Vice President Dick Cheney assured Georgian President Mikhail Saakashvili on Thursday that the United States was “Fully Committed to his country’s efforts to join NATO”. This was hardly a conciliatory tone but it was invested with an admirable clarity that’s sometimes missing in the verbiage of State Department diplomacy. While such a statement is hardly likely to win applause from the Putin regime it serves to underline the continuing power struggle in the Caucasus. Dick Cheney said simply, for the entire world to hear, “Georgia will be in our alliance.”
The Vice President wasn’t done tempting fate as he further angered the Russians with statements such as these:
“Russia’s actions have cast grave doubts on Russia’s intentions and on its reliability as an international partner”
“Now it is the responsibility of the free world to rally to the side of Georgia.”
How did our friends, the Russians, respond to this hardnosed talk and offers of massive aid to Georgia? Not very well as you can imagine. While the real leader of Russia remains Vladimir Putin; the faux President of the Russian Federation, Dmitry Medvedev, had a few harsh words of his own. He blamed the USA for emboldening Georgia to launch this military folly to begin with and argued that US military aid had made the overconfident Georgians belligerent toward Russia. Medvedev condemned the use of military warships for delivering aid to Georgia and demanded that Washington “Reassess its relationship with Georgian Regime” in what he called Russia’s “privileged interests” in the Russian Sphere of Influence.
Tensions in the region remain high as the great powers of Russia and the West engage in a game of brinksmanship in the Caucuses. The Russians are trying to assert their “privileged interests” in all the former states of the USSR and its client states while the West is trying to protect the freedoms and independence of these states. The conflict continues in a more low key tone but the conflict continues and seems to harden in tone the lines of division between Russia and the West.
Dick Cheney is many things but most will agree that when he speaks its well worth listening because he has the pulse of the administration and is an effective advocate for Bush Administration Policy. It seems the USA is digging in for a long hard struggle to avoid another iron curtain being constructed by the Kremlin. Cheney is signaling the Russians that we’re not just going to back away and while we may have some convincing to do in NATO; we’re going about it without hesitation. Russia and the USA are at loggerheads over the situation and that’s not likely to change in the immediate future. Cheney is well aware that he speaks for a lame duck administration that has only months in office remaining to it, but he seems to be assuring the Russians that, Lame Duck or not, the Administration will act forcefully if the Russians continue this adventure.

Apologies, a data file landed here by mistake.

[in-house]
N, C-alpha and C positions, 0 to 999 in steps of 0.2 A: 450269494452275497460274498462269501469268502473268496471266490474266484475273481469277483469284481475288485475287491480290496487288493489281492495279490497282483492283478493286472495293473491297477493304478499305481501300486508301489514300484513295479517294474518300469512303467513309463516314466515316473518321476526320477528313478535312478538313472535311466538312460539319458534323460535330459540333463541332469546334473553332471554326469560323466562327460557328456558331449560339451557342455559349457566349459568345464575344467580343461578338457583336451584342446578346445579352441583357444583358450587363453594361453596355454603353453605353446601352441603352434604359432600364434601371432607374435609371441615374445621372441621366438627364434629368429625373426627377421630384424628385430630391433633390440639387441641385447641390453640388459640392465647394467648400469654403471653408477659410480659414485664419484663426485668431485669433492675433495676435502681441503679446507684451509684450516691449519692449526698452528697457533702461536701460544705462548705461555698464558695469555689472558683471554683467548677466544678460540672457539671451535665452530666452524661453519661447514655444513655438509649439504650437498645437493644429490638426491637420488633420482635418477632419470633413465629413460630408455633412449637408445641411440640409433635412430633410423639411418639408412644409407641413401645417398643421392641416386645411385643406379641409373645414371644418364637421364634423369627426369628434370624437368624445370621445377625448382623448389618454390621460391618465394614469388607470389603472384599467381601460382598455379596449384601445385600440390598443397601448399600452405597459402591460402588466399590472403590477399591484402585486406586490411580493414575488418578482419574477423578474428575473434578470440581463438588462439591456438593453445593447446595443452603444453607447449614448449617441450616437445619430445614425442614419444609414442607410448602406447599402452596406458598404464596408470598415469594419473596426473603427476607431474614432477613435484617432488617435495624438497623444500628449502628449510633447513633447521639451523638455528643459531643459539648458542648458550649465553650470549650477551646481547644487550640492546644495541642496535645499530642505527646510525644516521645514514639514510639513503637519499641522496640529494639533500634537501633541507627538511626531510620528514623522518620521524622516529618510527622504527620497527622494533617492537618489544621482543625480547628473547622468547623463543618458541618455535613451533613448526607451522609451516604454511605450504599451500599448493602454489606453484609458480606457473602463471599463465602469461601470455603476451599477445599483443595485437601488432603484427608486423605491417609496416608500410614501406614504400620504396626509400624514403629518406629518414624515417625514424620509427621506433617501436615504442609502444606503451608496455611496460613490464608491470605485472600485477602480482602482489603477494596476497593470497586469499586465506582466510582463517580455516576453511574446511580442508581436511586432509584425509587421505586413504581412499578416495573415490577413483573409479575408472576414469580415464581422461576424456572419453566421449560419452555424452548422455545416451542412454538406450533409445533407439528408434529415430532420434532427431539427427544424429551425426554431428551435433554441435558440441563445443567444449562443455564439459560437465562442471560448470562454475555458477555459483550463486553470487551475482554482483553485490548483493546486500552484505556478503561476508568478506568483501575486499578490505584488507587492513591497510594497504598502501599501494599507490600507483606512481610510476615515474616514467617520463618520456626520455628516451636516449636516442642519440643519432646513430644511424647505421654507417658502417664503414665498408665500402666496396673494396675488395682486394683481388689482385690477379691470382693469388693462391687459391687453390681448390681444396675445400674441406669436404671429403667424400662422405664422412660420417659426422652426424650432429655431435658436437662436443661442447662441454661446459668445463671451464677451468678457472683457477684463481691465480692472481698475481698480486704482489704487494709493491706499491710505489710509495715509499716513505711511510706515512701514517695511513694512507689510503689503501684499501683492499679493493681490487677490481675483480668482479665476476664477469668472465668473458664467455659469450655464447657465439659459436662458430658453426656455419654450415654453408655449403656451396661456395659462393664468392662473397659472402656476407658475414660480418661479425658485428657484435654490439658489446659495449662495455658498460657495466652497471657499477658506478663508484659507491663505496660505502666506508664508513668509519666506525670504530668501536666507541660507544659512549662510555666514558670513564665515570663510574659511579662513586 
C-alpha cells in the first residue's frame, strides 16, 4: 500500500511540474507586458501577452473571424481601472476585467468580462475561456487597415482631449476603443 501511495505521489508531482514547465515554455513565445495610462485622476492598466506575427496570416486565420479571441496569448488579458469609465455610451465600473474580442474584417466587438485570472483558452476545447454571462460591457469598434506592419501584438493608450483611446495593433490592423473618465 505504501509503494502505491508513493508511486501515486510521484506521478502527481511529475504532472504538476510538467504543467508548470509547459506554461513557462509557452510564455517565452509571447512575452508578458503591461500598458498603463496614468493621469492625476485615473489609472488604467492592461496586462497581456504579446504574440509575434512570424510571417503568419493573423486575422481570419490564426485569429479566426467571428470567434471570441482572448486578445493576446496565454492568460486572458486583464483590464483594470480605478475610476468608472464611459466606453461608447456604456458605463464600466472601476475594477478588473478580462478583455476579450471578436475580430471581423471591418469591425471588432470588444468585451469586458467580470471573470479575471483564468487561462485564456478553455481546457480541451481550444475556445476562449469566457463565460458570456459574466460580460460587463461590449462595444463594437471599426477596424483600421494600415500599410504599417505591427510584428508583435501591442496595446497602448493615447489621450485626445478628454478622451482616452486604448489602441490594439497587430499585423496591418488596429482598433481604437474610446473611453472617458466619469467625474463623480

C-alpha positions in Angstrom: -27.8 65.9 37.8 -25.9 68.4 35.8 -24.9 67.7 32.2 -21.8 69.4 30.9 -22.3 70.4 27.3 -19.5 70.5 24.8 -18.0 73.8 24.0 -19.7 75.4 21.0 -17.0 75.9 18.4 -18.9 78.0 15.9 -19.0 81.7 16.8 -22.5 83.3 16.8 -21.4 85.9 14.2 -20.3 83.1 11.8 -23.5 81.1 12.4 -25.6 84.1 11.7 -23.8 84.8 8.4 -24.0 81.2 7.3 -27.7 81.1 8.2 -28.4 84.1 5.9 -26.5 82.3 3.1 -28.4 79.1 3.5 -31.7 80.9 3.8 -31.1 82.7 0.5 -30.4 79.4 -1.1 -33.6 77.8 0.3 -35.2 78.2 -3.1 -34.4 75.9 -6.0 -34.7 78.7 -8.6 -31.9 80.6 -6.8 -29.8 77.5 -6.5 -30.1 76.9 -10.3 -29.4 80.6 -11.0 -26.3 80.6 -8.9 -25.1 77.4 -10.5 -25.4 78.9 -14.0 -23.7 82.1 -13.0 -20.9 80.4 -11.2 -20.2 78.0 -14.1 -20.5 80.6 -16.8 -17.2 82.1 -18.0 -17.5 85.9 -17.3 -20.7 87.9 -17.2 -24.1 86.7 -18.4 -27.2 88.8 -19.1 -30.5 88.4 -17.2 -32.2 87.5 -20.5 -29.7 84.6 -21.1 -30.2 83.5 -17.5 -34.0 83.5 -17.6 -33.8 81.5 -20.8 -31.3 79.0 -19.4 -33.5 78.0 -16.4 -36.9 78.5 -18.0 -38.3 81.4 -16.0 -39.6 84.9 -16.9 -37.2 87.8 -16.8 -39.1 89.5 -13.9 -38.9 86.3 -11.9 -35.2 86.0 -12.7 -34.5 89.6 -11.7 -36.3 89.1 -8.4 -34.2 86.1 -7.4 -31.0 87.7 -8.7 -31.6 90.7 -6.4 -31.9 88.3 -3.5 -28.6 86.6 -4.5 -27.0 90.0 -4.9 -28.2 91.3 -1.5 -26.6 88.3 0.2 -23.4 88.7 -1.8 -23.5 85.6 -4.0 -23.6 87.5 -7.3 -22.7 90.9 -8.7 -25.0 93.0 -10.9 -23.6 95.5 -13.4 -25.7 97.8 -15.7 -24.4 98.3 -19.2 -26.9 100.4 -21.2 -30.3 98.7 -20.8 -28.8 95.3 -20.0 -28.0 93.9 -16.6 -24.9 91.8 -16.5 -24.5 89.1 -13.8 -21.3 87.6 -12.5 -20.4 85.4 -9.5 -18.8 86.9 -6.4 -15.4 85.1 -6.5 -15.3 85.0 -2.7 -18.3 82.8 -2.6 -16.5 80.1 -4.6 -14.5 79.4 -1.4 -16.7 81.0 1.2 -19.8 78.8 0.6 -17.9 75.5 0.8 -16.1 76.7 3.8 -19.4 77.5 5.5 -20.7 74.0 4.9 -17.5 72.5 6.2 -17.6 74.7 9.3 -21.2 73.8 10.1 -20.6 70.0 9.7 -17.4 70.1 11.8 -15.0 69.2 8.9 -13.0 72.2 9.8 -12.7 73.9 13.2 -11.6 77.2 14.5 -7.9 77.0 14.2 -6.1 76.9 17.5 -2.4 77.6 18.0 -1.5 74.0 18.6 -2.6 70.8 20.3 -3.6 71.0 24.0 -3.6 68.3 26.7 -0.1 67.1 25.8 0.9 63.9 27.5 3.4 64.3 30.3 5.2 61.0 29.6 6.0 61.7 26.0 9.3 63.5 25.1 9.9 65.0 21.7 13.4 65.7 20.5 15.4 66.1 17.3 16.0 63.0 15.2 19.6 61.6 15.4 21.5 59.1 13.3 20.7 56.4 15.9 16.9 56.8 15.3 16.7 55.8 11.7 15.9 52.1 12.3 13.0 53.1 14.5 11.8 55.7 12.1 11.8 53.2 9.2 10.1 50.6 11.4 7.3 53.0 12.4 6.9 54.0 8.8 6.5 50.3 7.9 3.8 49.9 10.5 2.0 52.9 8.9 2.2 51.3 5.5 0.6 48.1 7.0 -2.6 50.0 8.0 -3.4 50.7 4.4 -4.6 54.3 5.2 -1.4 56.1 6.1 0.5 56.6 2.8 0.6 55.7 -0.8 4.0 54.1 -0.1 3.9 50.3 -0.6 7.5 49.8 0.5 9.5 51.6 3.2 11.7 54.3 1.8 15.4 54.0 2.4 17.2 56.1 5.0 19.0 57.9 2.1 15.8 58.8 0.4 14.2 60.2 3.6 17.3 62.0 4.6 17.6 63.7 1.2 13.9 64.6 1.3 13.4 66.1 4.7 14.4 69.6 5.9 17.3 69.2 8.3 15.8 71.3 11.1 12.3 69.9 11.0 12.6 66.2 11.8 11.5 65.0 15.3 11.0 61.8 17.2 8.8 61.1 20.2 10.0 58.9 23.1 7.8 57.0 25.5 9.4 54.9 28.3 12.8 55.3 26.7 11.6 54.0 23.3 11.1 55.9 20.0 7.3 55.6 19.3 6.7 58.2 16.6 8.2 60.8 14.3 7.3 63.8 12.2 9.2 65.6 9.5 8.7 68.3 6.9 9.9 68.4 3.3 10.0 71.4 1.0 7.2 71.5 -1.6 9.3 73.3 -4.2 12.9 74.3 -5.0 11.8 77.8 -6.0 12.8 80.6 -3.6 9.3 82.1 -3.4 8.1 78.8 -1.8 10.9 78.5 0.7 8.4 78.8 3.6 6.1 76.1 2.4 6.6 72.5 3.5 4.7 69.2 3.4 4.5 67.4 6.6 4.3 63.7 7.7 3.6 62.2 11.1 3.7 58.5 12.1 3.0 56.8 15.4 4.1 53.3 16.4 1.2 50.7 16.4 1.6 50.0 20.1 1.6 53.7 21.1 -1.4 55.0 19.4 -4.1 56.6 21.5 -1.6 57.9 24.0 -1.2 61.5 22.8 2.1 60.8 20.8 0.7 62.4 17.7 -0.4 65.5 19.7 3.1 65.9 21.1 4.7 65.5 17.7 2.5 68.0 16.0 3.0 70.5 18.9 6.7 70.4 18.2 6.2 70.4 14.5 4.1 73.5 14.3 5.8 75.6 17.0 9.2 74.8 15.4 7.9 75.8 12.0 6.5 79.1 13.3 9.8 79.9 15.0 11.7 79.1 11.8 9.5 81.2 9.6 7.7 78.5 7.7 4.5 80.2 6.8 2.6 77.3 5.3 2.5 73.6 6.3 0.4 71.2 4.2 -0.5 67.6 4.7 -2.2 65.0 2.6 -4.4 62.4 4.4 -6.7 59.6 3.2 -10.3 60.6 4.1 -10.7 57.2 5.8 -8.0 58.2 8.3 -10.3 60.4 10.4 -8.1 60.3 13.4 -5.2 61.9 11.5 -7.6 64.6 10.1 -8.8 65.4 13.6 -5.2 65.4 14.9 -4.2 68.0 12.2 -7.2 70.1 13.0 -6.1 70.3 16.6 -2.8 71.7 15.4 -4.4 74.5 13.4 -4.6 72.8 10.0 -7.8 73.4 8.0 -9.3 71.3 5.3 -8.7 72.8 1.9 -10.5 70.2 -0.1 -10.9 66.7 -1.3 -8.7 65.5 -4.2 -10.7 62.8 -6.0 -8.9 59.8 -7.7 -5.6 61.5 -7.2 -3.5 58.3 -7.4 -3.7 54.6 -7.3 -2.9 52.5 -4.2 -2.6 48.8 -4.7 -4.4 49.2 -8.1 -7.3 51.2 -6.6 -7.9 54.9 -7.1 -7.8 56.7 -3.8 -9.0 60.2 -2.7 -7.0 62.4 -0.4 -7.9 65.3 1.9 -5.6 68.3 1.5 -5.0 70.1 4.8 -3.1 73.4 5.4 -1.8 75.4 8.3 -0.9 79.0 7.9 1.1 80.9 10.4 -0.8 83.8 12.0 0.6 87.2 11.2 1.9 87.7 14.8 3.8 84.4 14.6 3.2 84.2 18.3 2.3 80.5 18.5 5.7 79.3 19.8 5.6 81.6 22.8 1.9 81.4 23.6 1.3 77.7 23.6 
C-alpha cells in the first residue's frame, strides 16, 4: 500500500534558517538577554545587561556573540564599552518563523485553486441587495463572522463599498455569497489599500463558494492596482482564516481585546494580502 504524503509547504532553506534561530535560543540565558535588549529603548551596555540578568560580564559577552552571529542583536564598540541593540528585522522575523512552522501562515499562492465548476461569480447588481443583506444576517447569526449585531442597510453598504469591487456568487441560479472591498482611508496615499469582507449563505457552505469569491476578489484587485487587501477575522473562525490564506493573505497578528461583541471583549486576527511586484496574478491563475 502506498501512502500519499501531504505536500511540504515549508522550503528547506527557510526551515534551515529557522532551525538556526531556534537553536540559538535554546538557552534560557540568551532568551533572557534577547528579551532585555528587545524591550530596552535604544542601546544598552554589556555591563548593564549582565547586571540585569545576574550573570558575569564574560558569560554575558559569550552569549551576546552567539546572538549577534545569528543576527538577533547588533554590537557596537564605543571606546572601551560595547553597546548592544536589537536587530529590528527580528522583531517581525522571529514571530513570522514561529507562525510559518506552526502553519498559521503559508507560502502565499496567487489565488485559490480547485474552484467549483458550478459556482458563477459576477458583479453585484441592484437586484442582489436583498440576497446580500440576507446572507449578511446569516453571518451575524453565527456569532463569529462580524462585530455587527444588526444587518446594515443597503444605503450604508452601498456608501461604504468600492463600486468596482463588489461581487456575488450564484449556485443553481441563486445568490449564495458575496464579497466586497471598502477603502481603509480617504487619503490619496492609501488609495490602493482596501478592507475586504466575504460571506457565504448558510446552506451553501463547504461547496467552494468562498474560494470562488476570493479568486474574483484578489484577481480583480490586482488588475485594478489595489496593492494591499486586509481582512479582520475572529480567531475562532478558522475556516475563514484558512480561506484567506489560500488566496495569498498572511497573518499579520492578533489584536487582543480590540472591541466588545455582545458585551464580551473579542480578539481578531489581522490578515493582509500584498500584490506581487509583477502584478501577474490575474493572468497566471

Russia’s best bet is to wait for the American Elections because if Obama wins they have every expectation of a negotiated settlement that hands them Georgia and perhaps a few other countries on a silver platter. If McCain wins then the stalemate between the Russian Empire and the USA and NATO will have to be seen in terms of the cost to Russia of inflaming the situation further. McCain seems unlikely to grant Russia an inch lest they take a mile, while Obama and his kinder softer America can be molded to the Kremlins interests. In the mean time an uneasy status quo waits for resolution and perhaps for the American Elections to determine the fate of the Caucuses. Russia shows signs of waiting at least that long before resuming the path to Empire and Superpower Status. Our reprieve is sure to be temporary as the war of words continues while the election in America plays out. Neither side’s backing down but the Russians continue to have the upper hand.